A stakeholder is...
- Any person or organisation who can be positively or negatively impacted by, or cause an impact on the actions of a company. (Freeman, 1984)
- “Person or organization (e.g., customer, sponsor, performing organization, or the public) that is actively involved in the project, or whose interests may be positively or negatively affected by execution or completion of the project. A stakeholder may also exert influence over the project and its deliverables.” (PMBok)
- A person, group or organization that has interests in, or can affect, be affected by, or perceive itself to be affected by, any aspect of the project. (ISO 21500)
Examples of stakeholders:
- Project / Program / Portfolio Sponsor—The individual executive (or group of executives) who champions the initiative and is responsible for providing resources and is ultimately responsible for delivering the benefits.
- Project / Program / Portfolio Governance Board—The group responsible for ensuring that goals are achieved and providing support for addressing risks and issues across the organization.
- Project / Program / Portfolio Manager—The individual responsible for managing the Project / Program / Portfolio .
- Project / Program / Portfolio Team Members—The individuals performing *Project / Program / Portfolio activities.
- Funding Organization—The part of the organization or the external organization providing funding.
- Performing Organization—The group that is performing the work through component projects and non-project work.
- Project / Program / Portfolio Management Office—The organization responsible for defining and managing the governance processes, procedures, templates, etc., supporting individual teams by handling administrative functions centrally, or providing dedicated assistance to the manager.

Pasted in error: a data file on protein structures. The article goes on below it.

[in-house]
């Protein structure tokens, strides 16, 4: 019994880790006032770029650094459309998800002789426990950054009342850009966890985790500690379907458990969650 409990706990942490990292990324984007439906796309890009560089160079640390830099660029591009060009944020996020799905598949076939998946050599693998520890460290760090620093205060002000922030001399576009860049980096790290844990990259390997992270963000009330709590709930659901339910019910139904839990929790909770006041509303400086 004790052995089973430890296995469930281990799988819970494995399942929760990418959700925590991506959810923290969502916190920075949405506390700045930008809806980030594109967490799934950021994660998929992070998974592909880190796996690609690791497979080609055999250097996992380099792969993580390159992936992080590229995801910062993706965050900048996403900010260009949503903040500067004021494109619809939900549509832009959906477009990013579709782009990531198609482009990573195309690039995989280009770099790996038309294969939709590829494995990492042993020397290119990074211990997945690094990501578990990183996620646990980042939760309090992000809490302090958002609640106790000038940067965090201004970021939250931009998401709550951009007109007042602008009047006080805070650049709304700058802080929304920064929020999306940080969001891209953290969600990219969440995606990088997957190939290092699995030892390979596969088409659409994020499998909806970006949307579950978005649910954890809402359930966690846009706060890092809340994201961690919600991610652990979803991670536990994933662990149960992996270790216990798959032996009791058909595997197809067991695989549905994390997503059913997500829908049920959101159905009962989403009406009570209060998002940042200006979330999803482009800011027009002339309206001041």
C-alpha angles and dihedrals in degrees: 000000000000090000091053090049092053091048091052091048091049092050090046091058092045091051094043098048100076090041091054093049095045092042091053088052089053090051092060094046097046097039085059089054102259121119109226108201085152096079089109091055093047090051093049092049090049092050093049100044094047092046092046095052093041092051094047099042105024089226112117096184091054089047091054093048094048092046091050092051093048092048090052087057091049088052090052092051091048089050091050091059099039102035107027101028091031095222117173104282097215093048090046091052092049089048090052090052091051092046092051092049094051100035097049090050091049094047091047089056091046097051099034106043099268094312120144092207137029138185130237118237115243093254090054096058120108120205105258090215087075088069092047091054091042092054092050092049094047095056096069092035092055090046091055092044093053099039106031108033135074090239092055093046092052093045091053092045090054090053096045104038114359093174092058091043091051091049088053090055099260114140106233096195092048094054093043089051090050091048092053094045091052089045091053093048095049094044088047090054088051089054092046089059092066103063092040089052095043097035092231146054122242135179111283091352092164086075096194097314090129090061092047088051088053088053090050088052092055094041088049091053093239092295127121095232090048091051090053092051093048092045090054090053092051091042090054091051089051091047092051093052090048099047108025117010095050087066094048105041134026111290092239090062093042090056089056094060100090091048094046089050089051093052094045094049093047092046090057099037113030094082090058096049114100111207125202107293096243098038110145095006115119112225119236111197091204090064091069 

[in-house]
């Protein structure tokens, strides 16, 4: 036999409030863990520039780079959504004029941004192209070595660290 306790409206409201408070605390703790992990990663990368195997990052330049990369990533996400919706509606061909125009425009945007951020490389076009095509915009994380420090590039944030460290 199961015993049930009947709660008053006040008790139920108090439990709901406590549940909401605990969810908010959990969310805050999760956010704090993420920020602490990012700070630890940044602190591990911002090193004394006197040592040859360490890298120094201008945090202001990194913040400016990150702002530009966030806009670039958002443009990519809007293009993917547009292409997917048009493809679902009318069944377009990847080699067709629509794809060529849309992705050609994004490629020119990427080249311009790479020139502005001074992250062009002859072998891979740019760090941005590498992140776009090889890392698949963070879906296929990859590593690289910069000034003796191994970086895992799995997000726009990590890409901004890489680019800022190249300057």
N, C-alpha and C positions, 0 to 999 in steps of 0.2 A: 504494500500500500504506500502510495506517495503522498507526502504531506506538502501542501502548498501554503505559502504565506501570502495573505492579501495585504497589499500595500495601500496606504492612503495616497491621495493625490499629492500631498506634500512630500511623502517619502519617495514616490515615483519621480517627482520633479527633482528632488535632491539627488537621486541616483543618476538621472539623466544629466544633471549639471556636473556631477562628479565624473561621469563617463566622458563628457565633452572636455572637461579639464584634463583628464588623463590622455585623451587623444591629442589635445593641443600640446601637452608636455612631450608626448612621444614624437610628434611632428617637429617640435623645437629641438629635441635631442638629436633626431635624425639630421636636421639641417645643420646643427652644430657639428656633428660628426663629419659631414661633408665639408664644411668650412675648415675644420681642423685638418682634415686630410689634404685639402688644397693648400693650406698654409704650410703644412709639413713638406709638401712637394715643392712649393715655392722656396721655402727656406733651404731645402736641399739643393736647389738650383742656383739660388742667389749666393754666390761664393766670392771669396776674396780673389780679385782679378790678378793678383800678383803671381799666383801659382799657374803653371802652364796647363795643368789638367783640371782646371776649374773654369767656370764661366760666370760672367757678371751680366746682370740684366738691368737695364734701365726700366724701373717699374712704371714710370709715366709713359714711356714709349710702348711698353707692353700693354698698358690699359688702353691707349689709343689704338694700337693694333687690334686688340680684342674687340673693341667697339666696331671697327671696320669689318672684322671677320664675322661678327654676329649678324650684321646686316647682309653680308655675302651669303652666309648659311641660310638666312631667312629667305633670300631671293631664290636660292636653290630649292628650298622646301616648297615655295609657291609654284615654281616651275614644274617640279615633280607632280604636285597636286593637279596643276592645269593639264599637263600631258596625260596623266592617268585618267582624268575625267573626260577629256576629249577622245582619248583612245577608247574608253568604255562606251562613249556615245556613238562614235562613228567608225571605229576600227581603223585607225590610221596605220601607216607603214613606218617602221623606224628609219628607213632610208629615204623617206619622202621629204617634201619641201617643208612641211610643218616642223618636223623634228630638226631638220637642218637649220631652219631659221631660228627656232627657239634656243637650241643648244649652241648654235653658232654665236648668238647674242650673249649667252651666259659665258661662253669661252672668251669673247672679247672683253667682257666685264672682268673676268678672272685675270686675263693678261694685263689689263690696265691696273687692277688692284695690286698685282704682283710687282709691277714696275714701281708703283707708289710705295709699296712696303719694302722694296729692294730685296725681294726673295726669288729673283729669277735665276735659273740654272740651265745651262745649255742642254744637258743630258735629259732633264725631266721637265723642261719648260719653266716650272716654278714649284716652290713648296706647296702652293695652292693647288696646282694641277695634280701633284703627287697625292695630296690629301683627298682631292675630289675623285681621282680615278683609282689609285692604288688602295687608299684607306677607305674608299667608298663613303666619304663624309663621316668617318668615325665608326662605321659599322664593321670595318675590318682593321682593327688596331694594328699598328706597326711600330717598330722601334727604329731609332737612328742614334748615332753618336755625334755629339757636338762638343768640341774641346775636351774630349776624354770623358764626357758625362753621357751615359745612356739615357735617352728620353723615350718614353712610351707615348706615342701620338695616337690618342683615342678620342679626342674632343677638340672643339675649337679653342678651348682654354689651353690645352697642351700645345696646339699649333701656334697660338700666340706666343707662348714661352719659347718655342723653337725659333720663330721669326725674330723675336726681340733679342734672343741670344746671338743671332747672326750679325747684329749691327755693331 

- Customers—The individual or organization that will use the new capabilities/ results and derive the anticipated benefits. The customer isa major stakeholder in the final result and will influence whether the Project / Program / Portfolio is judged to be successfulor not.
- Potential Customers—The past and future customers who will be watching intently to see how well the Project / Program / Portfolio delivers the stated benefits.
- Suppliers—Product and service providers are suppliers who are often affected by changing policies and procedures.
- Governmental Regulatory Agencies—Organizations should operate within the regulatory and legal boundaries of their local and national sovereign governments, aswell as other related nongovernmental organizations that set standards or requirements that are required to be adhered to.
- Competitors—Some competitors are affected by the program team's ability to deliver benefits as chartered. A competitor may rely on the benefits of the performing organization's Project / Program / Portfolio as a component of one of their Project / Program / Portfolioand, in those cases, would be interested in the success of the Project / Program / Portfolio . Competitors may also benchmark their success in comparison to the performing organization's success. Impacted competitors may be managed as stakeholders.
- Affected Individuals or Organizations—Those who perceive that they will either benefit from or be disadvantaged by the Project / Program / Portfolio’s activities.
- Other Groups—Groups representing consumer, environmental, or other interests (including political interests).
- Identification of stakeholders
- Assessment of stakeholder
- Engaging the stakeholders
The stakeholder analysis process
- Identify all stakeholders(brainstorm)
- Identify their needs & interests
- Classify groups of interests (Stakeholder mapping)
- Identify areas of conflict
- Prioritize, reconcile and balance stakeholders
- Align significant stakeholder needs with organization’s strategies and actions
Identification of Stakeholders
Simple Stakeholder Matrix
- Identifying stakeholders and categorizing them in a matrix according to their influence, power and interest in the project.
- Use this to PRIORITIZE your effort!